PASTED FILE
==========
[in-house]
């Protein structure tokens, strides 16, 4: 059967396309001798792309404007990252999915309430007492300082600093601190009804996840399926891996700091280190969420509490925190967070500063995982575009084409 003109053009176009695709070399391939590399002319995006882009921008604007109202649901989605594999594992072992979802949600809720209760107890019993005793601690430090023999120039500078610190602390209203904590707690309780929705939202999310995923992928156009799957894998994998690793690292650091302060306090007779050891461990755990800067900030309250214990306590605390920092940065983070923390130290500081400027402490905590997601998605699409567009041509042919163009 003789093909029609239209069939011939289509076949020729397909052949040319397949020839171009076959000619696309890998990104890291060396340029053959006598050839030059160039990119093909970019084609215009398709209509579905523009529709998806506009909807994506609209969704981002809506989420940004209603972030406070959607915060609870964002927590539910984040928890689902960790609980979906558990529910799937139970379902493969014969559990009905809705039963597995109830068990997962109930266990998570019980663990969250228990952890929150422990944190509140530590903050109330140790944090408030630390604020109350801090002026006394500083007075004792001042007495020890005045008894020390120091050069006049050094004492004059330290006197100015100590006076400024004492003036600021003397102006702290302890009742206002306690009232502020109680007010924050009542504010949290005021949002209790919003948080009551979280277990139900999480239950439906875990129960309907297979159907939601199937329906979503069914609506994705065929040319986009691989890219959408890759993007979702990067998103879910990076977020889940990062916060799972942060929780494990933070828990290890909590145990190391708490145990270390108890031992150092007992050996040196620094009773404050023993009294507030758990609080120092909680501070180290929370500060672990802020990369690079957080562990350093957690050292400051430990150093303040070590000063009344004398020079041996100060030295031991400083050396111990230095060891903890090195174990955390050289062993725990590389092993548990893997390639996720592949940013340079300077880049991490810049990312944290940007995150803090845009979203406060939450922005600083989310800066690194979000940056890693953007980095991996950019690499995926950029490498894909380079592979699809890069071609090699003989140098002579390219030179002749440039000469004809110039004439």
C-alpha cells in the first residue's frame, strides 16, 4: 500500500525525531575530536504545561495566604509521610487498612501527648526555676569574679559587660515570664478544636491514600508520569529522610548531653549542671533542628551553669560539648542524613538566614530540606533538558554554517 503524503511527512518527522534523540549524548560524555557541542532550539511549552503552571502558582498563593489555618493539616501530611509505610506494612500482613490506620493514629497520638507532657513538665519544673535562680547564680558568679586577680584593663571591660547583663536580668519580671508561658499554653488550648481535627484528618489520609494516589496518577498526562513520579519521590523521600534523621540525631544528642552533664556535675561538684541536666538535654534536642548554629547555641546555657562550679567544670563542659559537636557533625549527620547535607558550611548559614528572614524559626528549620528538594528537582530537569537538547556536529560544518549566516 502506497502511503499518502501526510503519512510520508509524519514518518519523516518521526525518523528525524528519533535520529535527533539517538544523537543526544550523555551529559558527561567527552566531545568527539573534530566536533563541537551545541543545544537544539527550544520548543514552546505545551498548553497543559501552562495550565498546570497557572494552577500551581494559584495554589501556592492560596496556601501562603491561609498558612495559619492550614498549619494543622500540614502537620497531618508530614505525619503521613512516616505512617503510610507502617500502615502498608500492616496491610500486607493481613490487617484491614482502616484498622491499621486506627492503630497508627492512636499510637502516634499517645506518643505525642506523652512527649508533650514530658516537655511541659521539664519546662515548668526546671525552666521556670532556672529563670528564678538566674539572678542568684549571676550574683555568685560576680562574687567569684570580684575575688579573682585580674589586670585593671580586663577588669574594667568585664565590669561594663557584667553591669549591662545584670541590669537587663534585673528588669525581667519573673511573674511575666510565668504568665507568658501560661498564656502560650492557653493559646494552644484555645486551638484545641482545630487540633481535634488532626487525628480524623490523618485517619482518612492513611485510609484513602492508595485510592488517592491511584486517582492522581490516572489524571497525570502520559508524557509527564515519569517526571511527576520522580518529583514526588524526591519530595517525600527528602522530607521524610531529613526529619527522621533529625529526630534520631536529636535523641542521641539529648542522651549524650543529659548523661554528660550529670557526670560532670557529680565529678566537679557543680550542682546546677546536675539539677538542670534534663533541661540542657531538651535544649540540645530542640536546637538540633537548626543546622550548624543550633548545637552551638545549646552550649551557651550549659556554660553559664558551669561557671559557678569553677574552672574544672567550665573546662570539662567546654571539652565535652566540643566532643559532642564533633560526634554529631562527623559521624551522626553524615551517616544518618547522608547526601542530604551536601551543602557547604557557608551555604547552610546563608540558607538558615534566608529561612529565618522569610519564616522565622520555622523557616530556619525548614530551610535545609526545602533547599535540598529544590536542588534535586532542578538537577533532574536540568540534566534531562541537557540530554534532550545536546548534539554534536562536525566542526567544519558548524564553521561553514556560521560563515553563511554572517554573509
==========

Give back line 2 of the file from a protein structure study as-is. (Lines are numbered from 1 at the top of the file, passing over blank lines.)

């Protein structure tokens, strides 16, 4: 059967396309001798792309404007990252999915309430007492300082600093601190009804996840399926891996700091280190969420509490925190967070500063995982575009084409 003109053009176009695709070399391939590399002319995006882009921008604007109202649901989605594999594992072992979802949600809720209760107890019993005793601690430090023999120039500078610190602390209203904590707690309780929705939202999310995923992928156009799957894998994998690793690292650091302060306090007779050891461990755990800067900030309250214990306590605390920092940065983070923390130290500081400027402490905590997601998605699409567009041509042919163009 003789093909029609239209069939011939289509076949020729397909052949040319397949020839171009076959000619696309890998990104890291060396340029053959006598050839030059160039990119093909970019084609215009398709209509579905523009529709998806506009909807994506609209969704981002809506989420940004209603972030406070959607915060609870964002927590539910984040928890689902960790609980979906558990529910799937139970379902493969014969559990009905809705039963597995109830068990997962109930266990998570019980663990969250228990952890929150422990944190509140530590903050109330140790944090408030630390604020109350801090002026006394500083007075004792001042007495020890005045008894020390120091050069006049050094004492004059330290006197100015100590006076400024004492003036600021003397102006702290302890009742206002306690009232502020109680007010924050009542504010949290005021949002209790919003948080009551979280277990139900999480239950439906875990129960309907297979159907939601199937329906979503069914609506994705065929040319986009691989890219959408890759993007979702990067998103879910990076977020889940990062916060799972942060929780494990933070828990290890909590145990190391708490145990270390108890031992150092007992050996040196620094009773404050023993009294507030758990609080120092909680501070180290929370500060672990802020990369690079957080562990350093957690050292400051430990150093303040070590000063009344004398020079041996100060030295031991400083050396111990230095060891903890090195174990955390050289062993725990590389092993548990893997390639996720592949940013340079300077880049991490810049990312944290940007995150803090845009979203406060939450922005600083989310800066690194979000940056890693953007980095991996950019690499995926950029490498894909380079592979699809890069071609090699003989140098002579390219030179002749440039000469004809110039004439």